You are here » home advanced search Carlia rhomboidalis

Carlia rhomboidalis (PETERS, 1869)

Can you confirm these amateur observations of Carlia rhomboidalis?

Add your own observation of
Carlia rhomboidalis »

Find more photos by Google images search: Google images

Higher TaxaScincidae, Eugongylinae, Scincoidea, Sauria, Squamata (lizards) 
Subspecies 
Common NamesBlue-throated Rainbow-skink 
SynonymHeteropus rhomboidalis PETERS 1869: 446
Lygosoma (Leiolopisma) rhomboidale — SMITH 1937: 225
Leiolopisma rhomboidale (PETERS) — BARBOUR 1912: 187
Carlia rhomboidalis — COGGER 1983
Carlia rhomboidalis — COGGER 2000: 396
Carlia rhomboidalis — DOLMAN & HUGALL 2008 
DistributionAustralia (Queensland)

Type locality: “Port Mackay in N.O. Australien” [Queensland]. Map legend:
TDWG region - Region according to the TDWG standard, not a precise distribution map.

NOTE: TDWG regions are generated automatically from the text in the distribution field and not in every cases it works well. We are working on it.
 
Reproductionoviparous 
TypesSyntypes: NMW 16657:1,2
Lectotype: ZMB 6509a (designated by INGRAM & COVACEVICH 1989). 
CommentSynonymy: Leiolopisma rhomboidale is probably synonymous to Carlia rhomboidalis. However, the former is listed by Barbour (1912: 187) to occur on “Papua New Guinea (Dutch)”, so Barbour’s rhomboidale may also represent a different species.

Carlia rubrigularis and C. rhomboidalis can be distinguished from all other Carlia in having the interparietal scale fused with the frontoparietal (Ingram & Covacevich 1989; Hoskin & Couper 2012). Carlia rubrigularis was split from C. rhomboidalis in 1989 on the basis of colouration, particularly of breeding males (Ingram & Covacevich 1989). In C. rhomboidalis the labials and underside of the head are blue and the throat is red (Fig. 1A), whereas in C. rubrigularis the entire lower surfaces of the head (termed here the ‘chin’) and throat are red (Fig. 1B). This colour difference in breeding males was deemed probably sufficient to confer breeding isolation should the species come into contact (Ingram & Covacevich 1989). Indeed, lab-tests of female choice have detected prezygotic isolation between these two species (Dolman 2008). Ingram & Covacevich (1989) concluded that the two species were morphologically indistinguishable other than for chin colour; however, Dolman (2008) also found subtle differences in relative limb length and head width (Hoskin 2014).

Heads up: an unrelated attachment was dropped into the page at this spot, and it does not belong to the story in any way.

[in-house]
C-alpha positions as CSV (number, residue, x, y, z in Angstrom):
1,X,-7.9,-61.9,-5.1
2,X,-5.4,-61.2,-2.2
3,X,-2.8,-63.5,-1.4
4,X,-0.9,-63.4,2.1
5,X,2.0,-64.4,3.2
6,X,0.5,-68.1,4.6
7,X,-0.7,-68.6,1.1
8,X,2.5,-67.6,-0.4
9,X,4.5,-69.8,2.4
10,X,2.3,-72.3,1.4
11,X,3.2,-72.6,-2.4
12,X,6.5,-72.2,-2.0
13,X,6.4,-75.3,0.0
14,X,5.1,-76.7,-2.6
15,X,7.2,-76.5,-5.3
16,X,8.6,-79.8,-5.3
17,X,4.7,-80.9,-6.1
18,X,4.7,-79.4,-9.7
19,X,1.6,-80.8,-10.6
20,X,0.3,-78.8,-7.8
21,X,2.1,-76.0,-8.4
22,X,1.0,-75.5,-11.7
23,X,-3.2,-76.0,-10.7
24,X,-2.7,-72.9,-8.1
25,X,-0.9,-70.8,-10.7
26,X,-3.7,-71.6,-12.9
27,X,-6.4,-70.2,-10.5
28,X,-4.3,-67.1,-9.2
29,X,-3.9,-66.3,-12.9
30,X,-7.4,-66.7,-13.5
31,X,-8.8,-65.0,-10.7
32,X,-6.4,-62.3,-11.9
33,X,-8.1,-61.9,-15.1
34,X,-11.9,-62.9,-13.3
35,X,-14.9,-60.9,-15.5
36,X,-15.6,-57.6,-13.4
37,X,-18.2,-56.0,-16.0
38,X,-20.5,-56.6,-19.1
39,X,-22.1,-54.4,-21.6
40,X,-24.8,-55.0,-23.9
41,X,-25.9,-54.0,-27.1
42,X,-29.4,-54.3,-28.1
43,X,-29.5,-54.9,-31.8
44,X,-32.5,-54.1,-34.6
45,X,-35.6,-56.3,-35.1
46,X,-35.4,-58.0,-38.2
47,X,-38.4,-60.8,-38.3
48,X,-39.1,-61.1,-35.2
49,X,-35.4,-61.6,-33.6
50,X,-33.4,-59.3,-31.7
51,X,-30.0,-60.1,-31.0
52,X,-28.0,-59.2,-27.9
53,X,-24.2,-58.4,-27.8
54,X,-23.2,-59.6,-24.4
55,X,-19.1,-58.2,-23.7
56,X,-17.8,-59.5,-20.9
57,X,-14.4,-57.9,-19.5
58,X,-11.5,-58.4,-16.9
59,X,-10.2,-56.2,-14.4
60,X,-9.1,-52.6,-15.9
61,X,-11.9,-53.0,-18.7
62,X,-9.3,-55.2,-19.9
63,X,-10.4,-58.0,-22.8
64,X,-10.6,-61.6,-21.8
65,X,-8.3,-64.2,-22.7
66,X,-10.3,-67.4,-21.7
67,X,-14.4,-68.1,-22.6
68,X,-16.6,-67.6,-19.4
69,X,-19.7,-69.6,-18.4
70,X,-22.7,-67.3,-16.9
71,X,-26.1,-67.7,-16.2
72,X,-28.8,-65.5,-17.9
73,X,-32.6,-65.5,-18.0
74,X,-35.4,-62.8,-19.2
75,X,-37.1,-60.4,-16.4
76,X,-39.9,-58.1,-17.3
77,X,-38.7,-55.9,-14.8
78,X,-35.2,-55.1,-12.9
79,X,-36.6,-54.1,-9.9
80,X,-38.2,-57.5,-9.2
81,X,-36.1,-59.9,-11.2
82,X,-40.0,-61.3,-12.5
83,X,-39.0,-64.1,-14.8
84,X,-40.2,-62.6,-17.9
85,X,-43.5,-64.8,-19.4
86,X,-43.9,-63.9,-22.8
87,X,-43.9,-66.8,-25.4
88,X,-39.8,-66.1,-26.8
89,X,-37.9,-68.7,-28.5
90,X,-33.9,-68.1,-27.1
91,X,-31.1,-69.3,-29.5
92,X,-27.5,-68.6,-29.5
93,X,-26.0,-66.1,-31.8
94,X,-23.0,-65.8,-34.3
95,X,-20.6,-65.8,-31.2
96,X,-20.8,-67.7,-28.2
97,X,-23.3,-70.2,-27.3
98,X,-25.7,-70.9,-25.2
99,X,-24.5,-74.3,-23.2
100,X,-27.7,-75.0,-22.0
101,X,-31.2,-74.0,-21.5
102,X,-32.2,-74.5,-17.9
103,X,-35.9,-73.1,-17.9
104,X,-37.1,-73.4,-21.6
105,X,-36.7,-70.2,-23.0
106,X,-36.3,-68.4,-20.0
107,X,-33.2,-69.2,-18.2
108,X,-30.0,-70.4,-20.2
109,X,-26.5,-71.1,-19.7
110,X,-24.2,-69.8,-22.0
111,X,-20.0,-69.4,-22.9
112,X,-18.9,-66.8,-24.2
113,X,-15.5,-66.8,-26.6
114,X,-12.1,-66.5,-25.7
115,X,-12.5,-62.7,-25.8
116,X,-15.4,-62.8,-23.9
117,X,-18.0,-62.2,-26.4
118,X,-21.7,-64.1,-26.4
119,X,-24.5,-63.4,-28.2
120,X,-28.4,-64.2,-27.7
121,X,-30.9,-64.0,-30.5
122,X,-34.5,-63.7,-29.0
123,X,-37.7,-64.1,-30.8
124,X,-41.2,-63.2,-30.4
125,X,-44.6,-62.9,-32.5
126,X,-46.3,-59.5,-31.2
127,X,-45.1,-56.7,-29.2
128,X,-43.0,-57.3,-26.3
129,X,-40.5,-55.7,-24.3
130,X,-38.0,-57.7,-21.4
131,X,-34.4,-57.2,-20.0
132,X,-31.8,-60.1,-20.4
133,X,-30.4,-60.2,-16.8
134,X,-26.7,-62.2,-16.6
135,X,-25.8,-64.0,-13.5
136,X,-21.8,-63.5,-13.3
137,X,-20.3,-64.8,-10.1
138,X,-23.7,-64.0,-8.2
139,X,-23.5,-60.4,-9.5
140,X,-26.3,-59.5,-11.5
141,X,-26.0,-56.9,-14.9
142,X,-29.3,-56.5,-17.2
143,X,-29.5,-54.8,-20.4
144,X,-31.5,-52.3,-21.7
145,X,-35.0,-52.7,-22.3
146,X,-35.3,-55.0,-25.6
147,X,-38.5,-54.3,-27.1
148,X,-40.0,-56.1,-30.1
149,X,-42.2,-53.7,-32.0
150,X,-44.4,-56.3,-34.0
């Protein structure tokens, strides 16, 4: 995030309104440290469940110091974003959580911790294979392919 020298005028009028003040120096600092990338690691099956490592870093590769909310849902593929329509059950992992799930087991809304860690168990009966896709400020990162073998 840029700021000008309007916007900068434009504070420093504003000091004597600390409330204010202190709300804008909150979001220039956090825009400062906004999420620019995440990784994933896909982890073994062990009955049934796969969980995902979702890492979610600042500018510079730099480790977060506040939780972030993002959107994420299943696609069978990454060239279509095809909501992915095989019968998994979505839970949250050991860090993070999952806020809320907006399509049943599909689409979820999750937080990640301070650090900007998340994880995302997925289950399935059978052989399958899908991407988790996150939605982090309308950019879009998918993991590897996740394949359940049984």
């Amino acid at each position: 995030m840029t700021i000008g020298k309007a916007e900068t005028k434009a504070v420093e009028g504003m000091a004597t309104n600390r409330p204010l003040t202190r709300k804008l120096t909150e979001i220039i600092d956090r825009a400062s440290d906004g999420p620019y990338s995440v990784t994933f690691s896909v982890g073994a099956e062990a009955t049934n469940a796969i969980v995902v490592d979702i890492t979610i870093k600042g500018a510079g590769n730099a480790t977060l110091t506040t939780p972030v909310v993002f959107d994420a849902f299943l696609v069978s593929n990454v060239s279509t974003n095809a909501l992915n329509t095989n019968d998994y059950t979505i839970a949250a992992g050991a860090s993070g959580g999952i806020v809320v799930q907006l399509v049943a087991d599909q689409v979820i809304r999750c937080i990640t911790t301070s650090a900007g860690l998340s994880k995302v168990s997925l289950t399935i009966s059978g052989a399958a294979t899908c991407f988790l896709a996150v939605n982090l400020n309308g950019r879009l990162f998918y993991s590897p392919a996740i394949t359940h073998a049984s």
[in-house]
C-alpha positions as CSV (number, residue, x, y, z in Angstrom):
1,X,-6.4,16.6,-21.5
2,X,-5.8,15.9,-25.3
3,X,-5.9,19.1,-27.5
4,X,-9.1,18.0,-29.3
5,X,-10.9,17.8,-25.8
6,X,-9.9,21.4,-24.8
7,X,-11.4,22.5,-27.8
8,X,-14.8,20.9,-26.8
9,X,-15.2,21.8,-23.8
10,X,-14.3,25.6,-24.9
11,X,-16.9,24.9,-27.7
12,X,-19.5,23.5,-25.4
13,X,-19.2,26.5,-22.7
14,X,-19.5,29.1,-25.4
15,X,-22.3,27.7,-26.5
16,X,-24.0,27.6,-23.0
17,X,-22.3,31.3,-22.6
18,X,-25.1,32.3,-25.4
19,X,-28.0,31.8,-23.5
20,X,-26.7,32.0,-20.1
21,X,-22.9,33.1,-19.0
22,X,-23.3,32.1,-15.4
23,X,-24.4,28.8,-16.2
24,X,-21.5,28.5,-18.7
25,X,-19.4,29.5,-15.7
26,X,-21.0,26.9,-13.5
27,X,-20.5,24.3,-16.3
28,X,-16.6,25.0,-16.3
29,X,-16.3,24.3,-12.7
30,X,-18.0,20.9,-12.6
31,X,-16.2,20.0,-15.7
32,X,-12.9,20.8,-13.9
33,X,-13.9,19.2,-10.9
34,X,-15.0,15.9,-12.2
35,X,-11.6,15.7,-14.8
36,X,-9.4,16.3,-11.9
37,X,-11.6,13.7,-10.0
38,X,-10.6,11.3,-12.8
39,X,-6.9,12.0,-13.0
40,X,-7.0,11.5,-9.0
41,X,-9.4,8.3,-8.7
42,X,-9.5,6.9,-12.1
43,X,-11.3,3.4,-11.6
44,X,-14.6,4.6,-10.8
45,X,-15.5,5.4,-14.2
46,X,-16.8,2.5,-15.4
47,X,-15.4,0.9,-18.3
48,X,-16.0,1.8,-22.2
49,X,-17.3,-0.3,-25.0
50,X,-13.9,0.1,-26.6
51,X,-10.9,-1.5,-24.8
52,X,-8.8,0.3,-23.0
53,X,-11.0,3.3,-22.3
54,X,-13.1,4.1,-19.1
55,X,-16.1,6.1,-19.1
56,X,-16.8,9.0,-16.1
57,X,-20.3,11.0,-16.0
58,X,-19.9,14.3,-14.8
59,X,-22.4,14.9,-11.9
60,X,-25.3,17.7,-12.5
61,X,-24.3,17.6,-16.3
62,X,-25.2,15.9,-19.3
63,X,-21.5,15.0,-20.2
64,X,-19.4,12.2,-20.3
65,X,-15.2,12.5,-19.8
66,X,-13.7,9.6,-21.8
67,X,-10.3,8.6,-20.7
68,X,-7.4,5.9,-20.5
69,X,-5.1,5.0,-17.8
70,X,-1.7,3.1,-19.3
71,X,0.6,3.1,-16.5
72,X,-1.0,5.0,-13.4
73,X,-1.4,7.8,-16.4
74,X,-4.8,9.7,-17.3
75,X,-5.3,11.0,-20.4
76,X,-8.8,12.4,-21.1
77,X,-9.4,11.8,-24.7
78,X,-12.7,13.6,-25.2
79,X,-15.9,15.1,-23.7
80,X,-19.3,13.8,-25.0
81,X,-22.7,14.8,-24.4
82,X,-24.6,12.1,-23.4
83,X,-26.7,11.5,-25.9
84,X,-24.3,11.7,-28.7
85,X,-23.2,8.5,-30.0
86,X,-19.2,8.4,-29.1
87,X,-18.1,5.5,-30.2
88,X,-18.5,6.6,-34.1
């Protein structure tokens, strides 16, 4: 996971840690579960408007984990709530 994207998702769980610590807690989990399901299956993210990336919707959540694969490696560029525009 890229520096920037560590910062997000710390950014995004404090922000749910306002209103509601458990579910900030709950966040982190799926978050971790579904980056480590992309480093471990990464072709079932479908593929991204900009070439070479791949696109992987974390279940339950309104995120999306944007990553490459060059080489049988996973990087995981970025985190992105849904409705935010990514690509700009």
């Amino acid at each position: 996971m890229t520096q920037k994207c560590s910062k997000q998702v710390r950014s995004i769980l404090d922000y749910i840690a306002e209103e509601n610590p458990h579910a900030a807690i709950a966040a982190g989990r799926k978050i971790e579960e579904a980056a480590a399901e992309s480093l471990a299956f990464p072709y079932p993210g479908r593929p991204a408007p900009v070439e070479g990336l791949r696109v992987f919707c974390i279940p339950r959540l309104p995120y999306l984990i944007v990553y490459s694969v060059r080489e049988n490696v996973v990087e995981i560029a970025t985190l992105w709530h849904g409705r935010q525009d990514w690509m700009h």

Illustration in Schmida (2000). 
References
  • Barbour, Thomas 1912. A Contribution to the Zoögeography of the East Indian Islands. Memoirs of the Museum of Comparative Zoölogy 44 (1): 1-203 - get paper here
  • Cogger, H. G. 2014. Reptiles and Amphibians of Australia, 7th ed. CSIRO Publishing, xxx + 1033 pp.
  • Cogger, H.G. 2000. Reptiles and Amphibians of Australia, 6th ed. Ralph Curtis Publishing, Sanibel Island, 808 pp.
  • Dolman, Gaynor & Andrew F. Hugall 2008. Combined mitochondrial and nuclear data enhance resolution of a rapid radiation of Australian rainbow skinks (Scincidae: Carlia). Molecular Phylogenetics and Evolution 49 (3): 782-794 - get paper here
  • DONNELLAN, S.C.; P.J. COUPER, K. M. SAINT & L. WHEATON 2009. Systematics of the Carlia ‘fusca’ complex (Reptilia: Scincidae) from northern Australia. Zootaxa 2227: 1-31 - get paper here
  • HOSKIN, CONRAD J. 2014. A new skink (Scincidae: Carlia) from the rainforest uplands of Cape Melville, north-east Australia. Zootaxa 3869 (3): 224–236 - get paper here
  • Ingram G; Covacevich J 1989. Revision of the genus Carlia (Reptilia, Scincidae) in Australia with comments on Carlia bicarinata of New Guinea. Memoirs of the Queensland Museum 27 (2): 443-490
  • Peters,W.C.H. 1869. Über neue Gattungen und neue oder weniger bekannte Arten von Amphibien (Eremias, Dicrodon, Euprepes, Lygosoma, Typhlops, Eryx, Rhynchonyx, Elapomorphus, Achalinus, Coronella, Dromicus, Xenopholis, Anoplodipsas, Spilotes, Tropidonotus). Monatsber. k. preuss. Akad. Wiss. Berlin, 1869: 432-447 - get paper here
  • Schmida, G. 2000. Exkursionen bei Mackay und Proserpine. DATZ 53 (9): 8-12
  • Wilson, S. & Swan, G. 2010. A complete guide to reptiles of Australia, 3rd ed. Chatswood: New Holland, 558 pp.
 
External links  
Is it interesting? Share with others:


Please submit feedback about this entry to the curator